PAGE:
SDSU tobacco free starting in January

New policy takes effect next semester

BROOKINGS – South Dakota State University officially will soon become a tobacco-free campus following approval of a proposal to ban all tobacco products on campus grounds. The ban will take effect at the start of the next semester, on Jan. 2, 2018.

The initiative to ban use of all tobacco products on SDSU property was started by SDSU Health, a coalition of deans, administrators and staff dedicated to seeking the betterment of faculty, staff and students and promoting a healthier environment with a greater health awareness. The ban includes cigarettes, e-cigarettes, chewing tobacco and other forms of smokeless tobacco, and the prohibition applies to members of the public visiting campus.

As is, campus policy had been more liberal, only prohibiting smoking inside campus buildings or within 20 feet of a campus building. This made SDSU more lenient than other South Dakota universities, all of which had stricter policies in place.

After having a 30-day period for public comment, which allowed individuals to let administrators know through email their thoughts on the policy, it was announced on Oct. 17 by SDSU President Barry Dunn via a campus-wide email that the tobacco-free proposal had been approved.

Doug Wermedal, associate vice president for student affairs and a member of SDSU Health, was happy with the results of SDSU Health’s efforts.

“Myself and my colleagues on SDSU Health view this as a tremendous step forward and are very pleased that university leadership has seen fit to take this stand,” Wermedal said.

For him and his SDSU Health peers, this means a healthier campus, a student population that’s better prepared for the typical tobacco-free work environment and a campus that’s better educated about tobacco use.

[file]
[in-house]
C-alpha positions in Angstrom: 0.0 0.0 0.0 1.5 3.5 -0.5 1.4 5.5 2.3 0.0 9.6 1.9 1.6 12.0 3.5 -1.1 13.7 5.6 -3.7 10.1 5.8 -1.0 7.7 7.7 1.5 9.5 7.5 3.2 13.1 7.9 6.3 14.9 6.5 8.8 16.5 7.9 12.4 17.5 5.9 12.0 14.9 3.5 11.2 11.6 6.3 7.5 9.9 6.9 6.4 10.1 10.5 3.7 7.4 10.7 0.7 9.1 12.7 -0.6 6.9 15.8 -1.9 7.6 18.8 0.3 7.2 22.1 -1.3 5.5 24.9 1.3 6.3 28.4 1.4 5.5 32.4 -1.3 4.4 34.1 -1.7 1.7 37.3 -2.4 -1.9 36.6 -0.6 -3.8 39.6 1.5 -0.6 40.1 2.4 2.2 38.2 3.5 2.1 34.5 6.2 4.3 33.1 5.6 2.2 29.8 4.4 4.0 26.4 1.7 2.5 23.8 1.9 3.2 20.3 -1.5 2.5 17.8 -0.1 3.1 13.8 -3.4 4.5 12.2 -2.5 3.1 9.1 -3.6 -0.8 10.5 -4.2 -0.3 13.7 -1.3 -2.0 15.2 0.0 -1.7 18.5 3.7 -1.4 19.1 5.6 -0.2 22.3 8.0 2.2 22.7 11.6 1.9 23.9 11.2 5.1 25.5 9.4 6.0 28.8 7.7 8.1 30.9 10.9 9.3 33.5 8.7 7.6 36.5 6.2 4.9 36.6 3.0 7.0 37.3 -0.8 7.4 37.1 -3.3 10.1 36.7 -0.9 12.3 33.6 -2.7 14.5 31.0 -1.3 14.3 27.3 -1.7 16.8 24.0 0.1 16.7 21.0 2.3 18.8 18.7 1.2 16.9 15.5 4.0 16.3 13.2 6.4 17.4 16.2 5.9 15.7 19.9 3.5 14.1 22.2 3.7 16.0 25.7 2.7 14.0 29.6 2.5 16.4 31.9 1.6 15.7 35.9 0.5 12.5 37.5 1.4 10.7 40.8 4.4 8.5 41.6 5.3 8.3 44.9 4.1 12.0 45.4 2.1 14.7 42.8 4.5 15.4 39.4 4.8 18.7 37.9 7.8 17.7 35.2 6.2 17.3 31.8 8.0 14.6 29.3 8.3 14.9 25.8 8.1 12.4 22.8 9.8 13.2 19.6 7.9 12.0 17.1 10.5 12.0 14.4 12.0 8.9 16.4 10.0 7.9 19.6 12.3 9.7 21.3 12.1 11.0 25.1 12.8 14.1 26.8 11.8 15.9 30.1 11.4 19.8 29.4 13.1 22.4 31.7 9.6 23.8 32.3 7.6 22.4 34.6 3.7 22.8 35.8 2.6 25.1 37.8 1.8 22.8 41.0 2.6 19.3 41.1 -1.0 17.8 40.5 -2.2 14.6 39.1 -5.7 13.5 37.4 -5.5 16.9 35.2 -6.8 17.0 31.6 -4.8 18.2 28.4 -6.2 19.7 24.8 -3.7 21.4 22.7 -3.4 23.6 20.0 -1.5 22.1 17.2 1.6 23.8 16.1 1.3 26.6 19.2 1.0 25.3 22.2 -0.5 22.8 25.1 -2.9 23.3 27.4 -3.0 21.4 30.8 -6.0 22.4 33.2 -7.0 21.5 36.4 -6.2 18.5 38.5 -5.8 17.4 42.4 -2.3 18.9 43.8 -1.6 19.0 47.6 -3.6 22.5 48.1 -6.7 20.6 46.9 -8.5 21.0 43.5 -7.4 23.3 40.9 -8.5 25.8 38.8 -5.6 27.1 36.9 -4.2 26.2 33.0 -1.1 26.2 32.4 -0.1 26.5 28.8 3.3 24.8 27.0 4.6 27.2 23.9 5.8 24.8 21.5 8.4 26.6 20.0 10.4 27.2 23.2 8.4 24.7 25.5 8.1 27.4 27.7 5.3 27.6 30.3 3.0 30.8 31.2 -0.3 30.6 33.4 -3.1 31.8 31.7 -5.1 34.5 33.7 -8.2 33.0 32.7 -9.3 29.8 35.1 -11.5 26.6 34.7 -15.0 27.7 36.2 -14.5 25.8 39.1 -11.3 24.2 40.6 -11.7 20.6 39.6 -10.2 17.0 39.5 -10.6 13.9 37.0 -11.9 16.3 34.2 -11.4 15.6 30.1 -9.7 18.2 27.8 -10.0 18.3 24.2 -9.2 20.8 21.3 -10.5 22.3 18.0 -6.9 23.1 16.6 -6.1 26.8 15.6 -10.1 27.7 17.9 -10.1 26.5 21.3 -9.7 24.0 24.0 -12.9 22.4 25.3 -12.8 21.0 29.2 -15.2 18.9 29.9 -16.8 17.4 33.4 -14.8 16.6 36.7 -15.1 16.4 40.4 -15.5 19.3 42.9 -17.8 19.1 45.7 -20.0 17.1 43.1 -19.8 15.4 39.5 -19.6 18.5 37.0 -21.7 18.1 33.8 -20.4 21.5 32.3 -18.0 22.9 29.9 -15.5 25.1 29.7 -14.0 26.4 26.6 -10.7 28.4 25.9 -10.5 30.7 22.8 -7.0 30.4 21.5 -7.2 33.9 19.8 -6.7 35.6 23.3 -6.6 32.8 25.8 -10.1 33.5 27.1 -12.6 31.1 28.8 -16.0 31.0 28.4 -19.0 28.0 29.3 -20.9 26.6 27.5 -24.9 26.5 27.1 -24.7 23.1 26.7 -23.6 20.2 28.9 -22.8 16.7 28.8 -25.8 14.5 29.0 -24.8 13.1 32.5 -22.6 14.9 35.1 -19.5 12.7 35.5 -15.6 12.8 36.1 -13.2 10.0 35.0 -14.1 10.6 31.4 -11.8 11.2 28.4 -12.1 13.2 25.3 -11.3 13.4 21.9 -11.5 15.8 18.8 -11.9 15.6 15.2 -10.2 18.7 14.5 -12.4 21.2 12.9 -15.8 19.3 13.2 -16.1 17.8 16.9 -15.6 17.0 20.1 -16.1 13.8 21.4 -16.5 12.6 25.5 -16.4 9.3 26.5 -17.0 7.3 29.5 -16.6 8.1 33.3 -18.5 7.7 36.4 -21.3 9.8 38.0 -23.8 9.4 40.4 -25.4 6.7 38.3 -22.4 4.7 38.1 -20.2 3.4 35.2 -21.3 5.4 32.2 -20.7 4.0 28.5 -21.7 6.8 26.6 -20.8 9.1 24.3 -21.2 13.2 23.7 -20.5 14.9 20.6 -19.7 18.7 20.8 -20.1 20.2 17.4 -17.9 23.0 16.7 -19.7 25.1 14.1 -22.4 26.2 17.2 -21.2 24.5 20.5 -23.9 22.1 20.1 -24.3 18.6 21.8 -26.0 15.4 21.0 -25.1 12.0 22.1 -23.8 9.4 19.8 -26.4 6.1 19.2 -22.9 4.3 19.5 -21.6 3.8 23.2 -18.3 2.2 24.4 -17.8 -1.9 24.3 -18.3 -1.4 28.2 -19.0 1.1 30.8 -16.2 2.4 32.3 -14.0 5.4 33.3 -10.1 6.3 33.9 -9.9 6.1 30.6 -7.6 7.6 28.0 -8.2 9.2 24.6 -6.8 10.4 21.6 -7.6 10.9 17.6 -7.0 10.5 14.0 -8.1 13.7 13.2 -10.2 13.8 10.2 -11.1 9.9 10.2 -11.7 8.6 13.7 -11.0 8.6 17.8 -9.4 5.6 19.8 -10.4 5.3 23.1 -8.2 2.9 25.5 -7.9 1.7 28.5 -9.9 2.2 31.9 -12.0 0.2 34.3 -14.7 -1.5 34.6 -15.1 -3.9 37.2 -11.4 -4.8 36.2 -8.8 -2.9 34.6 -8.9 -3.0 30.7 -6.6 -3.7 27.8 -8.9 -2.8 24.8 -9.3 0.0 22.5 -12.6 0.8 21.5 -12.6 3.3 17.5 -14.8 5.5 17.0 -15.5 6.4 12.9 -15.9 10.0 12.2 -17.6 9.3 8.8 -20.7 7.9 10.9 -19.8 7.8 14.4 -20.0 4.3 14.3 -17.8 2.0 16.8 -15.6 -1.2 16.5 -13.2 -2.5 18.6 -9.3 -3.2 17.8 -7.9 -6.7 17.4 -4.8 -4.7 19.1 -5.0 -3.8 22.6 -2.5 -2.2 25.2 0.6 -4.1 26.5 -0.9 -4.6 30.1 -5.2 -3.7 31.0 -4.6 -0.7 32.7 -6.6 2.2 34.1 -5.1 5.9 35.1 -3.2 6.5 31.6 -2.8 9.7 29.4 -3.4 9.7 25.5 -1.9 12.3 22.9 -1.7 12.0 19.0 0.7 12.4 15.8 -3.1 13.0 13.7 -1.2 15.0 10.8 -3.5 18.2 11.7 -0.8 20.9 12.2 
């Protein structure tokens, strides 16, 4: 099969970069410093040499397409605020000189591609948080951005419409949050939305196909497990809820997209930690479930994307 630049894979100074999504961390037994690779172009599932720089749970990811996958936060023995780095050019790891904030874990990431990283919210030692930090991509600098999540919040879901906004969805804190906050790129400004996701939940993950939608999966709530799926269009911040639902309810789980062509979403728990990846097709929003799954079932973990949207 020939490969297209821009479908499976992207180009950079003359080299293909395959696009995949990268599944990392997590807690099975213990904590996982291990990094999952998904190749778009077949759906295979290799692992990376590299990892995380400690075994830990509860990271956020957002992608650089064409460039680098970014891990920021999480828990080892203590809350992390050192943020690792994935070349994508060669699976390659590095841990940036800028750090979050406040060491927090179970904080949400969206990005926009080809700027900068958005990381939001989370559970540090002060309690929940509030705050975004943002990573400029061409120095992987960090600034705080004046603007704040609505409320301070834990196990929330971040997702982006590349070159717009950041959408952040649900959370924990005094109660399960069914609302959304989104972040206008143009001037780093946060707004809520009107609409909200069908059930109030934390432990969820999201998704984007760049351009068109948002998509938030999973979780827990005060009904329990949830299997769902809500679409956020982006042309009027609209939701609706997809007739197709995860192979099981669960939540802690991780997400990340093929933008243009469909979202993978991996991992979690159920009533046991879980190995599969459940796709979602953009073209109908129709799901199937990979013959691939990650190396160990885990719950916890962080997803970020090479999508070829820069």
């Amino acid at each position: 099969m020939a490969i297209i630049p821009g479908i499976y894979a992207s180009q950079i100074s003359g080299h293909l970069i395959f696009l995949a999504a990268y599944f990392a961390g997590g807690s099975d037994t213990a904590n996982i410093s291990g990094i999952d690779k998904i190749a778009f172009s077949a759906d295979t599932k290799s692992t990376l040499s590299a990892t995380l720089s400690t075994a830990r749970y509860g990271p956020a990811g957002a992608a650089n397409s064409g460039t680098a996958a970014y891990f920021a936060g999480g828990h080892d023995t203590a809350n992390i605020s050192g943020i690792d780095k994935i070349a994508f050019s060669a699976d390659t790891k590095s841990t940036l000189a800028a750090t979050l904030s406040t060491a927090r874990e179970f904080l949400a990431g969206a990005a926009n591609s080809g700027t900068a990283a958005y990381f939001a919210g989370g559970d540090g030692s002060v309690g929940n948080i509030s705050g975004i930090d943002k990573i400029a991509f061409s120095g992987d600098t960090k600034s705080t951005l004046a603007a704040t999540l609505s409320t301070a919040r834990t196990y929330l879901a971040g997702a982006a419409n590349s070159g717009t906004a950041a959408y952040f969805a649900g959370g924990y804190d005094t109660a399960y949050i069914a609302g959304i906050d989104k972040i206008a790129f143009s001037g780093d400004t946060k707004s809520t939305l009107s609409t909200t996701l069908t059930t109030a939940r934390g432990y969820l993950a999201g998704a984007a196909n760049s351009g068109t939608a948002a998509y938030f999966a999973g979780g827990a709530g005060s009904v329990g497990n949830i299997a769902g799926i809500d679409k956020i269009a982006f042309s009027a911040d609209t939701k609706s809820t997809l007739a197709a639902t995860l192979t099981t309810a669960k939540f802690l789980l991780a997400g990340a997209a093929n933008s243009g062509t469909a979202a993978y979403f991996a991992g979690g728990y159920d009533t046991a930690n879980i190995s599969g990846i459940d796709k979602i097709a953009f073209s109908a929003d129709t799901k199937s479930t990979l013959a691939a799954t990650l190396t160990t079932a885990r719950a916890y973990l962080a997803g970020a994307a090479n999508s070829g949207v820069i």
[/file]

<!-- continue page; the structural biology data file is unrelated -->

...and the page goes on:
Disciplinary action hasn’t been a goal of the initiative, however; the primary goal has been education on the risks of tobacco use in all forms.

As such, if someone is caught using tobacco, they’ll be provided with material to help encourage and support quitting tobacco use, as well as counseling and other resources. After the person receives those materials, any further disciplinary action is up to a supervising figure. For students, that could be residence hall staff or the dean of students, and for staff members, their supervisor.

Educating tobacco users shouldn’t be an issue for the university after SDSU received an $18,341 grant from the CVS Health Foundation, the Truth Initiative and the American Cancer Society.

That $18,000 will go toward wages for hiring two marketing and design students to create educational materials, promote tobacco-quitting services and create a social media marketing plan; cover travel expenses for two Wellness Center professionals who will receive training to become tobacco treatment specialists; supplies such as cessation support kits; and educational materials such as signage that states SDSU is tobacco free.

Work on preparing for the implementation of tobacco-free campus policy has already begun, with two Wellness Center employees receiving tobacco-cessation counseling training at the Mayo Clinic. Mariah Weber and Rita Parsley received their certifications as tobacco-cessation counselors last week after taking the one-week, 40-hour training program.

“Our plan would be if a student would be documented as using tobacco, they would automatically get this letter that contains the contact information for the tobacco cessation counselors and that they would be matched up with some educational services to give them the support to quit,” Wermedal said.

Or, if in-person counseling isn’t the preferred option, the tobacco user would be directed to the South Dakota QuitLine (1-866-737-8487).

Signage informing people of the university’s status as a tobacco-free campus will be installed on Jan. 2 along the campus perimeter and key high-traffic areas. At the same time, all smokers’ outdoor cigarette receptacles will be removed.

Until then, university leaders are doing their best to make sure everyone knows about the coming changes, posting a new sign each week in the residence halls and distributing letters with the tobacco-cessation counselors’ contact information to anyone on campus who has been documented as a tobacco user.

This won’t be the last health issue that SDSU Health tries to educate people about, either. Launched earlier this month, the group began working to educate students about the importance of sleep in their physical health and overall well-being.

Contact Eric Sandbulte at [email protected]


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